Working in the public sector regularly means I don’t have access to Microsoft Project or similar dedicated project management software. Excel is often the project management tool of choice but finding an intuitive and capable Excel Gantt Chart template can be surprisingly challenging.
A Google search produces a multitude of template charts (as well as a multitude of adverts); from simple colour-by-numbers grids, to complex formula-based tools, some free, others not.
Below you’ll find a range of free template Gantt Charts, from the super-simple to the more complicated, scaled on a range of complexity depending on Excel skill and level of detail required. Each tried, tested and improved though practice.
A link to download these templates and further information about each is available below.
The Super-Simple Gantt Chart template
The most common Gantt chart type I encounter. It’s easy to use and easy to understand, giving relevant information without overdoing it on data. You can see all constituent tasks, the time in months they’re expected to be delivered and how they relate to each other. This type is often used where little detail is required or known, such as early procurement bids and high-level reports.
There’s no clever bells and whistles; it’s a basic colour-by-numbers chart, keeping it simple and user friendly. It doesn’t show detailed data, such as resource availability, worktime requirements or even exact start and end dates. It doesn’t have any fancy formulas so you can’t ‘break it’. You don’t have to be an Excel expert to use it – and that’s what makes this so useful.
And the best thing: doesn’t make a fuss about copy and pasting into a word document – so you can stick it in your report to management board with minimum of fuss.
Download it here: Super-simple Gantt Chart template
The simple(-ish) non-Gantt Chart Gantt Chart template
This is not strictly a Gantt Chart as it presents data horizontally and doesn’t cascade individual tasks, but it does present projects in a visually interesting and condensed format. It’s especially useful for PowerPoint presentations where space is limited, highlight reports and high-level briefings. It probably wouldn’t suit an audience of professional, detail-oriented project managers.
This template allows you to illustrate complex projects in a way that’s quickly and easily digestible. Instead of additional lines for each task, this chart illustrates tasks along a horizontal line, showing lifespans of entire workstreams and activities adjacent to each other.
It does require a some artistic flare and Excel skill to create something visually interesting, but there’s no complex formulas to accidentally break. ‘Notes’ can be used to provide additional information, and stars can be dragged and dropped to highlight key events and meetings.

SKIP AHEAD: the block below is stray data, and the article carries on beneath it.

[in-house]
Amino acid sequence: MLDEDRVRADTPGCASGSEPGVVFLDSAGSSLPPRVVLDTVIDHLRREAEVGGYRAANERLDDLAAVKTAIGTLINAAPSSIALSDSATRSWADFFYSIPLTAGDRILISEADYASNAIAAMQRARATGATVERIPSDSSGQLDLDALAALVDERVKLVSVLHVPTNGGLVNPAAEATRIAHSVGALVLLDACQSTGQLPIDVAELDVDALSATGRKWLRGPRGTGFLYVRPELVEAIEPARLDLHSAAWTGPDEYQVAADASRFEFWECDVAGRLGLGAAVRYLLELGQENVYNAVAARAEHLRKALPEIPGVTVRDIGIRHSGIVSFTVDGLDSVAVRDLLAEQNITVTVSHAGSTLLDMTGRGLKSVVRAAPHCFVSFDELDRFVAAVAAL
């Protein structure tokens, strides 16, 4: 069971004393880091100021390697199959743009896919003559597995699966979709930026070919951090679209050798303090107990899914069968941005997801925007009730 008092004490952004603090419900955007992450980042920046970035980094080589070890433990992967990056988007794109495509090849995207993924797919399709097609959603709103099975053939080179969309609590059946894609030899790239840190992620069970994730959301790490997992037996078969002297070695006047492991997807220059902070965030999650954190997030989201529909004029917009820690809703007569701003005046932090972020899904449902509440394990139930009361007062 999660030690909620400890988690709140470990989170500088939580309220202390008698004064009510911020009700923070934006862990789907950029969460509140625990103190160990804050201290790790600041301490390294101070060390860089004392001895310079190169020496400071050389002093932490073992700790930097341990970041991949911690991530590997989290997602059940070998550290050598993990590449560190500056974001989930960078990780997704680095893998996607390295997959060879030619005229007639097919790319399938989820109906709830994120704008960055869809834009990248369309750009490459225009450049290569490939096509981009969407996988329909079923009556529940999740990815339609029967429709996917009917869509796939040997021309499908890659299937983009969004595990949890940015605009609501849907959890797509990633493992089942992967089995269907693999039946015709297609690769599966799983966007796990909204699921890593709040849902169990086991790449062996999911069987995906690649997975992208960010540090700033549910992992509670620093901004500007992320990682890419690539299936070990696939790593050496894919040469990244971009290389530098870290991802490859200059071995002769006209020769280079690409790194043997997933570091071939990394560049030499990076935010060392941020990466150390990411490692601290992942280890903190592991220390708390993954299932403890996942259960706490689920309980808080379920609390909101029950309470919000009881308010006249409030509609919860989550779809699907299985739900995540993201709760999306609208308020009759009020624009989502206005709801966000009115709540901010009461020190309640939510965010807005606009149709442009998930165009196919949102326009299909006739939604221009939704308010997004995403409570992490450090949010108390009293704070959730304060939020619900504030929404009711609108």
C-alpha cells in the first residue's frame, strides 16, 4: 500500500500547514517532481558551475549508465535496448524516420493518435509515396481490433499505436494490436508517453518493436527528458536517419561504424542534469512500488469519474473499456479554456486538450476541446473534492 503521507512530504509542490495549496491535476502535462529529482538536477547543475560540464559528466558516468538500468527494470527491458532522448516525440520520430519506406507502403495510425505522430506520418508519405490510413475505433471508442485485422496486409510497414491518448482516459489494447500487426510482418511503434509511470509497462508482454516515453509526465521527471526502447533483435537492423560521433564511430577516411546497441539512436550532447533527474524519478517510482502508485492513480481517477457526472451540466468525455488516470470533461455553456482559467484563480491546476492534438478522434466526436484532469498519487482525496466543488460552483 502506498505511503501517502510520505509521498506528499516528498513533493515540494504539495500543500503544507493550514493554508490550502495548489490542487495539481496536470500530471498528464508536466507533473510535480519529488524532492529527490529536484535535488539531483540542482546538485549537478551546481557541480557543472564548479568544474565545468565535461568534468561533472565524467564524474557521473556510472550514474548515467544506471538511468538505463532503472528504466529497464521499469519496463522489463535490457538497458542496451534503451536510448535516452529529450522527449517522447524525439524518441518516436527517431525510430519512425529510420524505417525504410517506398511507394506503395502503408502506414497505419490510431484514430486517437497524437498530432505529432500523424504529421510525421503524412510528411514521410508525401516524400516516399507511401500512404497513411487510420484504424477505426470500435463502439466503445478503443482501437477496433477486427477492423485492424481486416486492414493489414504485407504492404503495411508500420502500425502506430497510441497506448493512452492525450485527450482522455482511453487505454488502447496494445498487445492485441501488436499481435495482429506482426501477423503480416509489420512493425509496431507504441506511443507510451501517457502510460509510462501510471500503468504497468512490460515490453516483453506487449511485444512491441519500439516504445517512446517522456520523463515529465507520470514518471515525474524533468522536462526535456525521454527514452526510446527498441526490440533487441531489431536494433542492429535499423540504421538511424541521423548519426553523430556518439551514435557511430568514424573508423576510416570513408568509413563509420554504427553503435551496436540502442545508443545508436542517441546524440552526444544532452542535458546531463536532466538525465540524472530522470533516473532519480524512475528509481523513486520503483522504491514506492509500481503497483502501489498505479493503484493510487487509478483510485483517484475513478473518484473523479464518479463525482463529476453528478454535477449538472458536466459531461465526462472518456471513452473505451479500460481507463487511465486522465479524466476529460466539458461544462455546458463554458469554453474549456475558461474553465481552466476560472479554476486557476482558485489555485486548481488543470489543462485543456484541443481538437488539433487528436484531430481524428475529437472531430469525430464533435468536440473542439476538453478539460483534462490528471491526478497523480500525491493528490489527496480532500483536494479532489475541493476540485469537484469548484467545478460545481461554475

[I use these regularly in project highlight reports. The chart above was used recently to illustrate an expected period of high demand on a project, encouraging the project board to assign additional resources with minimum prompting.]
Download the template here: Simple-ish non-Gantt Chart template
Medium complexity, self-mapping Gantt Charts
Self-mapping Gantt Charts are where we really start to experience the benefits of a good template. Both the below examples automatically map tasks by start and end dates into a cascade on an self-generated calendar to produce a full project timeline.
The simple/medium complexity Gantt Chart template
This Gantt Chart has been produced by Vertex24, who provide a whole range of Excel documents and templates.
This template prduces a timeline automatically according to start and end dates as inputted manually or you can edit the formula to input the number of days a task is expected to take (you’ll need to know how to manipulate the formula bar).
It’s basic and clearly shows the timescales for each task and provides completion indicator.
You can access the template here: https://www.vertex42.com/ExcelTemplates/simple-gantt-chart.html (MoM bares no responsibility for information hosted on external sites)
The medium complexity Gantt Chart template with risk information
This Gantt Chart delivers similar functionality and additionally allows you to input goals, milestones, activities, tasks and categorise activities by the level of risk, with the chart automatically colour coding the graph and displaying appropriate indicators.
It’s highly automated, mapping tasks against task start dates and the number of days expected for the task, and then creating a colour coded graph.
Most users won’t need to fiddle with the formulas, if you do want to you’ll need some Excel skill.
Download the template here: Medium complex Gantt Chart
Complex Professional Gantt Chart template
This is for the serious project managers out there. It’s highly automated, creating timelines that track tasks by day, calculates the number of resource days required, and indicates whether there are sufficient resources to deliver each task in the given number of days.
You can input the number resources days per week available allowing the chart to automatically compare this figure to the number of calendar days and resource days required for each task. If a task/workstream/project requires more resource days than is available during the calendar period it will alert you to this; very useful for resource planning.
You can input the completion indicator for each task, allowing the template to calculate the completion percentage for each workstream and the overall project.
The chart can collapse and expand each workstream, allowing you to drill down to examine individual tasks, making navigation easier; especially for more complex projects.
[I use this template regularly. It’s detailed enough to suite my purposes, whilst giving me the option of modifying the formulas as I need]
Download the template here: Complex Gantt Chart Template